11th November 2006
ONLINE ELECTORATE FEEDBACK SYSTEM.
This system is designed to provide secure advice to an elected
the weight of voter opinion in their electorate on nominated
issues. It is designed to allow electors to participate securely
and anonymously in
the legislative process, by casting a vote in a poll that will
influence their representative's vote on legislation pending before the
Both the voter and the representative need security and feedback.
The representative needs certainty that the votes cast are genuine and
individual and from members of the representative's electoral
roll. The voters need to be able to confirm that their vote has
registered, that nobody can "steal" their vote, and that it is
A member of
the representative's electorate whose name appears on the electoral
The legislation on which electors are requested to vote. Issues
would be published on the website.
This is the
proportion of votes cast that is either for or against the issue.
The elected representative who sits in parliament.
Each elector has a username and password for use
on the website.
The representative provides a website into which electors can "login"
This is the
proportion of eligible voters who have voted on an issue.
Each participating voter would be provided with an unique username and
The username and password would be obtained in the first instance by
an elector emailing a request to the representative.
The representative's office would provide the elector with a username
and password which would be posted (via snail mail) to the elector's
Participating electors would be able to log in to the representative's
website and cast their vote using
public key encryption technology (similar to the system that is in use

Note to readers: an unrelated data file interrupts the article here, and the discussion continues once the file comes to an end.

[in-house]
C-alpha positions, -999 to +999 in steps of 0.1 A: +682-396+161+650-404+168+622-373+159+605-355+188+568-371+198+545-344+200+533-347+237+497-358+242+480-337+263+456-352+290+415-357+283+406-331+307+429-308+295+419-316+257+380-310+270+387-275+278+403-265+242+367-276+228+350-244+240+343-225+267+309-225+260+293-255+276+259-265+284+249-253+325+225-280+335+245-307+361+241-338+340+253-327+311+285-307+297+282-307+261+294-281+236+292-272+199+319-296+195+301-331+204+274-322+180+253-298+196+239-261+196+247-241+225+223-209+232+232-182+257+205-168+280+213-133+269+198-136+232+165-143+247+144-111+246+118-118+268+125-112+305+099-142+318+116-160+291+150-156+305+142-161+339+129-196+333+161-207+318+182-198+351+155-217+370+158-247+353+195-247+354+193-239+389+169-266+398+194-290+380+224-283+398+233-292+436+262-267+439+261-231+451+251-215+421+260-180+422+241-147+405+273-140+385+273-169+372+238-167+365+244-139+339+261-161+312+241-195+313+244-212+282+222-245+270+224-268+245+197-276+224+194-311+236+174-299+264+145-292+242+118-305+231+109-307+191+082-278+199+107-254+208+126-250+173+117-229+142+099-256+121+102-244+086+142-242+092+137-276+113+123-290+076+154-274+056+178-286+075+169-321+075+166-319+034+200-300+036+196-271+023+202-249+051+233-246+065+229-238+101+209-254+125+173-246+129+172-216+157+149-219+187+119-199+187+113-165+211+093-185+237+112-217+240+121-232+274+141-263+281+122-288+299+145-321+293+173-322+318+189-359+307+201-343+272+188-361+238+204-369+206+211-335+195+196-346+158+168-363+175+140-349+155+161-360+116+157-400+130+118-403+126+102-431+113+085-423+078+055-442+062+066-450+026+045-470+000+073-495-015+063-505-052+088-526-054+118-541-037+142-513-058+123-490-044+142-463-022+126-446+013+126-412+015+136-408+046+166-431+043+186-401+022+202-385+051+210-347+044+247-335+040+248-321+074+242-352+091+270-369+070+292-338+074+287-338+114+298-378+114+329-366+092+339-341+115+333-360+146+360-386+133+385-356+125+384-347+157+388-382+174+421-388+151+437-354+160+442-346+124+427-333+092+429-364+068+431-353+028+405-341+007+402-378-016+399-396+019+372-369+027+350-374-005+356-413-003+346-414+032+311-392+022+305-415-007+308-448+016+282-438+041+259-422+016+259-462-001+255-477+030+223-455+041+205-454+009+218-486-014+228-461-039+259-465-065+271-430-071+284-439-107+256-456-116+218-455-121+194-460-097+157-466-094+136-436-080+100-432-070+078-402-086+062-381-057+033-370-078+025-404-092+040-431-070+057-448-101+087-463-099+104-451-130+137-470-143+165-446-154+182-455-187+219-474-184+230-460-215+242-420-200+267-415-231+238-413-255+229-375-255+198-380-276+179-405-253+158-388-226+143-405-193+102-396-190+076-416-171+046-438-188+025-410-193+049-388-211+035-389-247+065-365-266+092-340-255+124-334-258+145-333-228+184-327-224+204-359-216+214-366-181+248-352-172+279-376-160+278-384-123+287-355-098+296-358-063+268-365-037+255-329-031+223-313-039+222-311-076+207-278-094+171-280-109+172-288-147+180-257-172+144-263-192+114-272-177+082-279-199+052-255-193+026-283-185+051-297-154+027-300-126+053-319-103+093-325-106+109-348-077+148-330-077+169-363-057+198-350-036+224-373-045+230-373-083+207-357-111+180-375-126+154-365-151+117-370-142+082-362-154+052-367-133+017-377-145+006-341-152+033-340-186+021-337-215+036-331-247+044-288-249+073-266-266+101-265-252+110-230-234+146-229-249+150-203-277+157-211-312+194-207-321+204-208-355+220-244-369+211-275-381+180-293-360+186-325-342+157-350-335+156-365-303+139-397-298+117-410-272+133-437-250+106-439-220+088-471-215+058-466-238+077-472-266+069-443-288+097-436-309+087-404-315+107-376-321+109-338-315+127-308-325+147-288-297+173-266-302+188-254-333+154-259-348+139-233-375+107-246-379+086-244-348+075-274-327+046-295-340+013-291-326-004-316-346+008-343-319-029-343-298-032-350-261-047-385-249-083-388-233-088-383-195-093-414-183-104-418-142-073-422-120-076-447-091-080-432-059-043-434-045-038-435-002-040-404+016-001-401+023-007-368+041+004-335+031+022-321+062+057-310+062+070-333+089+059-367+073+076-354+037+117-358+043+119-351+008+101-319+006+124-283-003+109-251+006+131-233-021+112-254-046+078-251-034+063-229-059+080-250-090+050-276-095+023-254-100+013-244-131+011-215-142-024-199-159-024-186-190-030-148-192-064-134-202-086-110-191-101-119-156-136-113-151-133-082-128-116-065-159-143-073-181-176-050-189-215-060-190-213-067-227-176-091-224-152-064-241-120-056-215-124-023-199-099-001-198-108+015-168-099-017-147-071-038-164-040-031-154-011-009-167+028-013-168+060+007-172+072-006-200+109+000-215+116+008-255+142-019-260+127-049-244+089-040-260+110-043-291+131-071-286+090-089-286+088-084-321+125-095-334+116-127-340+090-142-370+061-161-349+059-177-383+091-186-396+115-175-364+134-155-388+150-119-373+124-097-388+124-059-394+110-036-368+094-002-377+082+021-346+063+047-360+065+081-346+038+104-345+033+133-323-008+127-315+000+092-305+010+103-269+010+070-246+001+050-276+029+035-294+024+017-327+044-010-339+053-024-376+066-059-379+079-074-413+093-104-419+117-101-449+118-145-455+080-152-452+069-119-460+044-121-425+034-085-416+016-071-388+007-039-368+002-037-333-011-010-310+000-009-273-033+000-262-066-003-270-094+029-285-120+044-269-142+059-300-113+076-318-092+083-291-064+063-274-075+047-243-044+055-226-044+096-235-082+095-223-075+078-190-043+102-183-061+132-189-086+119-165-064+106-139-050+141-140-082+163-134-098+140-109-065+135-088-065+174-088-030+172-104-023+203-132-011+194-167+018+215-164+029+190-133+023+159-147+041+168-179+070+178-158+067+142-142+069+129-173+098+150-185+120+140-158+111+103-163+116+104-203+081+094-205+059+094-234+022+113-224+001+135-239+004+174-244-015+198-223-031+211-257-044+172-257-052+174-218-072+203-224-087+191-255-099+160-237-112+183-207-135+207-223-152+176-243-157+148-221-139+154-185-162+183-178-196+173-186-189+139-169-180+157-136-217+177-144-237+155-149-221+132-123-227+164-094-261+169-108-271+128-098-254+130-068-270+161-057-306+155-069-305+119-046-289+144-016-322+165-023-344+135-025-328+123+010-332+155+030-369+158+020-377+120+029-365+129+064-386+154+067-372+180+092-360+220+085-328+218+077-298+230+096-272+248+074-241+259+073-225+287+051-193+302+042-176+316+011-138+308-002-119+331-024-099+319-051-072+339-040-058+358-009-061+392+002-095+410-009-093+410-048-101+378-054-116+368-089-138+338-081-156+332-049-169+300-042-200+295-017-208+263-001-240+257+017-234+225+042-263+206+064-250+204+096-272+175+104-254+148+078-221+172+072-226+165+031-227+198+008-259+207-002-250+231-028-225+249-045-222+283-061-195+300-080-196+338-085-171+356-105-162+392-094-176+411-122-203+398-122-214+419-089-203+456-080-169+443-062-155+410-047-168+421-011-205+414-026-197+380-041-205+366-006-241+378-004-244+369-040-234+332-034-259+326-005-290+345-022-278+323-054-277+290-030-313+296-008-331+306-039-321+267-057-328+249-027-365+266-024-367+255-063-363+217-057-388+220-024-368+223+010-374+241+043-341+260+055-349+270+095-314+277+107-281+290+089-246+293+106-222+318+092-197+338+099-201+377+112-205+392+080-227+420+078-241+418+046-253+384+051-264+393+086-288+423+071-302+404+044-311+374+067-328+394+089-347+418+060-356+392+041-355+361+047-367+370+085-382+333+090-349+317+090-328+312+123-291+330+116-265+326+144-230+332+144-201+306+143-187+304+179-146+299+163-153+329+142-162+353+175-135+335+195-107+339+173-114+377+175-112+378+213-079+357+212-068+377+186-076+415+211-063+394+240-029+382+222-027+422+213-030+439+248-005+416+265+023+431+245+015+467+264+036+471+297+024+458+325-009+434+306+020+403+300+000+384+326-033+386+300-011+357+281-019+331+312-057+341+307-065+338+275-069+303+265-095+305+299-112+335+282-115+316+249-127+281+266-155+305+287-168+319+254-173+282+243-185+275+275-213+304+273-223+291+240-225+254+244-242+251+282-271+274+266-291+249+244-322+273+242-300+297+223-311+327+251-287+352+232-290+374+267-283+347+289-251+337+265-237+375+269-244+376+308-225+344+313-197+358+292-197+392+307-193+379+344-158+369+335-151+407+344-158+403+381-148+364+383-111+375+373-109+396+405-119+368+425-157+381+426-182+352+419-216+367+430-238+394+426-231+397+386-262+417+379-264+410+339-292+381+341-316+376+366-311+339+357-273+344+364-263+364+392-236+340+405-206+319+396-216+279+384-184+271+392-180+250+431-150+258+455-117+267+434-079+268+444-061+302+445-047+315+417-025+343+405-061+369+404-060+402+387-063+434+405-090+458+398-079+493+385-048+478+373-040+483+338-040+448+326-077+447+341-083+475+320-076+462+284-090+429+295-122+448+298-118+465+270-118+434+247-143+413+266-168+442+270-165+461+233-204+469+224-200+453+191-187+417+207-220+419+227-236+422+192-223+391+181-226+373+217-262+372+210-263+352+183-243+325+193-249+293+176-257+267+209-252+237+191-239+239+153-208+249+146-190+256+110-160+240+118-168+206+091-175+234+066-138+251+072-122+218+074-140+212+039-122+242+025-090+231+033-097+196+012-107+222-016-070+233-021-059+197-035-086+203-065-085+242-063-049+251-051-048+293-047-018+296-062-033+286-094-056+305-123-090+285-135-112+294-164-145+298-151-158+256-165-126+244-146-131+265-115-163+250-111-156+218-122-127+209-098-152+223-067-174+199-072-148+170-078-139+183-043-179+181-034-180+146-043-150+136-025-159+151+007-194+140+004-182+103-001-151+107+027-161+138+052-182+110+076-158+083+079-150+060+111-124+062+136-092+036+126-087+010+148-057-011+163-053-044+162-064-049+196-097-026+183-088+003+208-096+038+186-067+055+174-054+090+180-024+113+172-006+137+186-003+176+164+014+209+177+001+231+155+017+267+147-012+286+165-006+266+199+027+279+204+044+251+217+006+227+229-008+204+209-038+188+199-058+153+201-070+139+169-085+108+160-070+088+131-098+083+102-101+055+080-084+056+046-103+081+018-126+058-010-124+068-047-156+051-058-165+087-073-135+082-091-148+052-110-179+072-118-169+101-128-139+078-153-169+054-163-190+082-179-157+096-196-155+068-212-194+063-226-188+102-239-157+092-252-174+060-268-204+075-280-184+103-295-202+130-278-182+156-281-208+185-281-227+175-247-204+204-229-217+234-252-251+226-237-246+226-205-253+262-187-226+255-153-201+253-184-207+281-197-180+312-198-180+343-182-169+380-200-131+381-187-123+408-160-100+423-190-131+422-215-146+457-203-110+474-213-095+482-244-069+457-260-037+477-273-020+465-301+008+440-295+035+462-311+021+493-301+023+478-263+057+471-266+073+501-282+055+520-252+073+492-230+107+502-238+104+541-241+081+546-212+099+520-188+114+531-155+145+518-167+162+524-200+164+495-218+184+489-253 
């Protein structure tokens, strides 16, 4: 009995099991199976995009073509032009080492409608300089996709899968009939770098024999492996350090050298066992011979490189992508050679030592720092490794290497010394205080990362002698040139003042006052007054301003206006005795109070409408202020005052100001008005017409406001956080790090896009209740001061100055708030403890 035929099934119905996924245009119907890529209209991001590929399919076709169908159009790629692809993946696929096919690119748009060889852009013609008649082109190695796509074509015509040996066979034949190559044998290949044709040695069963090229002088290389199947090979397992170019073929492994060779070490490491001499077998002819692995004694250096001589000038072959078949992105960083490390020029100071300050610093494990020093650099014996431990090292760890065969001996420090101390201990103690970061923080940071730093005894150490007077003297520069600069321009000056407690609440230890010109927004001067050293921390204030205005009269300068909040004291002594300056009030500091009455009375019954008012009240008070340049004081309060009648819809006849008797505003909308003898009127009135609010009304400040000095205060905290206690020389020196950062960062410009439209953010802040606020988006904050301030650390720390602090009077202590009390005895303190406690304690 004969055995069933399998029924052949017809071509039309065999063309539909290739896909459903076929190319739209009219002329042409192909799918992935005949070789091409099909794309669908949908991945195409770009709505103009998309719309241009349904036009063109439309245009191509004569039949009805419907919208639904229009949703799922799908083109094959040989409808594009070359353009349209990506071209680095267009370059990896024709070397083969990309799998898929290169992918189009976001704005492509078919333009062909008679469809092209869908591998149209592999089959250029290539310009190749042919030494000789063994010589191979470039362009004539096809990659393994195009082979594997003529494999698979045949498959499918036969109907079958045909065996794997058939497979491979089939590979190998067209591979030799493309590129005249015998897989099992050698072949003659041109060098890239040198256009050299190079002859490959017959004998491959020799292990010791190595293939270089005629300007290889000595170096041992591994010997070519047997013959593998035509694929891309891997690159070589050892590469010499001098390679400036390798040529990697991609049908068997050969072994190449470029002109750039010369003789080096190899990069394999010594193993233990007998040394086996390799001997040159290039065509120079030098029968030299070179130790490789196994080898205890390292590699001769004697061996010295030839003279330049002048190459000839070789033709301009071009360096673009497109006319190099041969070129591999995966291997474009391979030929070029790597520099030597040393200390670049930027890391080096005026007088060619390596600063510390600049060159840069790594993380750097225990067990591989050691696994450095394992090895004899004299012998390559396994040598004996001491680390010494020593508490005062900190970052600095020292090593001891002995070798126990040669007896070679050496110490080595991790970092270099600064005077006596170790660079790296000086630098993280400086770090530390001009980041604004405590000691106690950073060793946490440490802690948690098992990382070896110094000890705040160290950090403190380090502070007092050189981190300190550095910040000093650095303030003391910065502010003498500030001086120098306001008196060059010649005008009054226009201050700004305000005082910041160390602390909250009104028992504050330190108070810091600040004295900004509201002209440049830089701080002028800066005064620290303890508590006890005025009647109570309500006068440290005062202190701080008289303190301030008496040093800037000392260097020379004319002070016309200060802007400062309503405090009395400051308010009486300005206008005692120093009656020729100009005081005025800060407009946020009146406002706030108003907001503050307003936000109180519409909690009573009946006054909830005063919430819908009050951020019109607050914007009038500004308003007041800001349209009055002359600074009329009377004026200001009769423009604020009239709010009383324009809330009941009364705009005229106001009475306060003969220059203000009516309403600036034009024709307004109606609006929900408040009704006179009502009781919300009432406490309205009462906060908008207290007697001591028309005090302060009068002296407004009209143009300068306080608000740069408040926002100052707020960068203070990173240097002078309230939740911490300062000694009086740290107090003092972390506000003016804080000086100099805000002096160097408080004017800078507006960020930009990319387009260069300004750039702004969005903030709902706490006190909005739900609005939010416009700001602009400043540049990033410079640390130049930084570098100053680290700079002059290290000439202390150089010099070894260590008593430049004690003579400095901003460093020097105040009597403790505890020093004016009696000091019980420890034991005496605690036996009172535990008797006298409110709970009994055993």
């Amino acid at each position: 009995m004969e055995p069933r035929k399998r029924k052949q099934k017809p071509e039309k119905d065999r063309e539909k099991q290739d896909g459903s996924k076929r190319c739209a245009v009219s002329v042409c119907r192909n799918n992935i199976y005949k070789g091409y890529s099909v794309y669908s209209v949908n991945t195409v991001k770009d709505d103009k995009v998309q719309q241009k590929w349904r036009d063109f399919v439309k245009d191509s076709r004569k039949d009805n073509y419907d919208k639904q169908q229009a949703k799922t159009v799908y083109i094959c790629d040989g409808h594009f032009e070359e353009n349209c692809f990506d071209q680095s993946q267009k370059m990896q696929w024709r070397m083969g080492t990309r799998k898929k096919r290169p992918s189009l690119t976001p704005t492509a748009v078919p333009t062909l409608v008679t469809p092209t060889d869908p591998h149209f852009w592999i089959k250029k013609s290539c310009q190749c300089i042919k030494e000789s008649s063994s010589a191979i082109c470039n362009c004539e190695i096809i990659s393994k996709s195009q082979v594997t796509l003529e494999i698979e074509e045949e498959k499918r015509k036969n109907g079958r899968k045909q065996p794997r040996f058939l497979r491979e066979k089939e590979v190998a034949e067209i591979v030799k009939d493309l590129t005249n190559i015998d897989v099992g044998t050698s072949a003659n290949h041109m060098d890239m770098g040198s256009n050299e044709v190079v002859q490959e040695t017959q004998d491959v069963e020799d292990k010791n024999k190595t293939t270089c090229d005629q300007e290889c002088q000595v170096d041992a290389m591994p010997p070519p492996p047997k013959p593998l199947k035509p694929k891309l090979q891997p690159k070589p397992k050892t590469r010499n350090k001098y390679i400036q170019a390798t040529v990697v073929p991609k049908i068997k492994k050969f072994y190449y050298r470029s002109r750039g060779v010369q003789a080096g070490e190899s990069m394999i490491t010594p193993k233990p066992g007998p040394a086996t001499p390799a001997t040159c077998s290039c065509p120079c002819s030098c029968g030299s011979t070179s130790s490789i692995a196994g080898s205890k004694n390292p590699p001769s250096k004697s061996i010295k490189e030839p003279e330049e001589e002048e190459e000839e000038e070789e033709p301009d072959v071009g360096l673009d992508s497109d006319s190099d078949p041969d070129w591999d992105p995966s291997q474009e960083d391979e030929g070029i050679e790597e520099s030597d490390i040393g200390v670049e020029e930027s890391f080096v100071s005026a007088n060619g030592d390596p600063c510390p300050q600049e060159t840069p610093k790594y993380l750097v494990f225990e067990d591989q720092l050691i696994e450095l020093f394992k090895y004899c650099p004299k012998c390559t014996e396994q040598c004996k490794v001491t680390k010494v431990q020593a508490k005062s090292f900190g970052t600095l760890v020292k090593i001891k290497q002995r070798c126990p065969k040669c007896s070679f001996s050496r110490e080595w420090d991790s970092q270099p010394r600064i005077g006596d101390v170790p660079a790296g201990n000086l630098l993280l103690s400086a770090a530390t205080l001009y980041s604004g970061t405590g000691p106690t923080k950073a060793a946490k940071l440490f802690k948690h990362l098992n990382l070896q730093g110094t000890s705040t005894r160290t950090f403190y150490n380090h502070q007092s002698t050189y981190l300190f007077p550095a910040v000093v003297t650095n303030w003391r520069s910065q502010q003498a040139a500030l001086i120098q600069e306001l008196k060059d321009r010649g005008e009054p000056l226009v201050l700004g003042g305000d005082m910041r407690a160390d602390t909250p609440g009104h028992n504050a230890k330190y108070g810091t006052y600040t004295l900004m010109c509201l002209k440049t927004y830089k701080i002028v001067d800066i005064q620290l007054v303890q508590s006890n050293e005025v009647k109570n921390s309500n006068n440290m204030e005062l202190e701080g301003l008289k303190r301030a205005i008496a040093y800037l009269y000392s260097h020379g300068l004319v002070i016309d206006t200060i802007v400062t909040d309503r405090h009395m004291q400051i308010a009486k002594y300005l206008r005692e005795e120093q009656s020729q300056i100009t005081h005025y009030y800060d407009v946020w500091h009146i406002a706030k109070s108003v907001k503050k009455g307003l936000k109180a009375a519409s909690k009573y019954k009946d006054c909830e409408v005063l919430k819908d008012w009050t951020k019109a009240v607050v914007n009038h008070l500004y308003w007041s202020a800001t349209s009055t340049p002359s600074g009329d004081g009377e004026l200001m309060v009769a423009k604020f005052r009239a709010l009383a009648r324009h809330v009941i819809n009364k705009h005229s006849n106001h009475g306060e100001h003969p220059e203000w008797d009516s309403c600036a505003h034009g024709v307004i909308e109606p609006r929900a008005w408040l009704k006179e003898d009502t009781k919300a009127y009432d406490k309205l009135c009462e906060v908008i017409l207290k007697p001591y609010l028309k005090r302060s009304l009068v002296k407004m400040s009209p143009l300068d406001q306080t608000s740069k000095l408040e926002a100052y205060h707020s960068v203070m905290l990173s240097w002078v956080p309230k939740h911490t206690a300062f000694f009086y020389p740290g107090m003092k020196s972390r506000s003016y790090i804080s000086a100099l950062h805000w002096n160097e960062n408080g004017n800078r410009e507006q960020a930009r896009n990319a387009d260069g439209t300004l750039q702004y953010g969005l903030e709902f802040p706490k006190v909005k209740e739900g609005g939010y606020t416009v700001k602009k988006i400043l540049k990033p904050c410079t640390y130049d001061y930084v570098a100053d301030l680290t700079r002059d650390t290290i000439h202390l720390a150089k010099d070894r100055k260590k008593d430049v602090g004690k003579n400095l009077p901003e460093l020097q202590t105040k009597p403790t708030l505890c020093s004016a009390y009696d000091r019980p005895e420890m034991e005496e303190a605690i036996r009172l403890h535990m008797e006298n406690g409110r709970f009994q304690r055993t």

online banking.) The results would be polled in real time,
in a similar fashion to newspaper polls. Electors would be able
to view their history of voting by issue, and also be able to view the
cumulative total of votes on any issue.
Anybody viewing the representatives website would be able to query
whether a particular elector was registered on the system.
- Voters would obtain the satisfaction of being
able to register
their approval or disapproval of proposed legislation.
- Voters would be able to observe that their
the weight of opinion within the electorate, rather than for reason of
party or deals.
- Representatives would be able to assess their
opinion on legislation before the parliament. Their vote in
parliament would carry greater moral weight if it were known that their
vote had the
approval of (say) 10,000 voters in their electorate.
- Internet illiterate and unconnected people
would have difficulty
using the system.
- It would range from difficult to impossible for
to make secret political
In designing this system I was only too well aware of the issues raised
by "The rise and rise of
The representative should retain discretion in their parliamentary
vote. For instance, if 1% of electors registered a vote on an
issue, then even though 95% of those electors favoured the issue, the
representative should not feel bound by that majority.
Contrariwise, if 95% of electors registered a vote on an issue, then a
60% majority should bind the representative to their will.
It should be possible for the representative to organize a blog,
(similar, for instance, to this one on science blog)
on which the representative could take a position and allow moderated
comment by electors.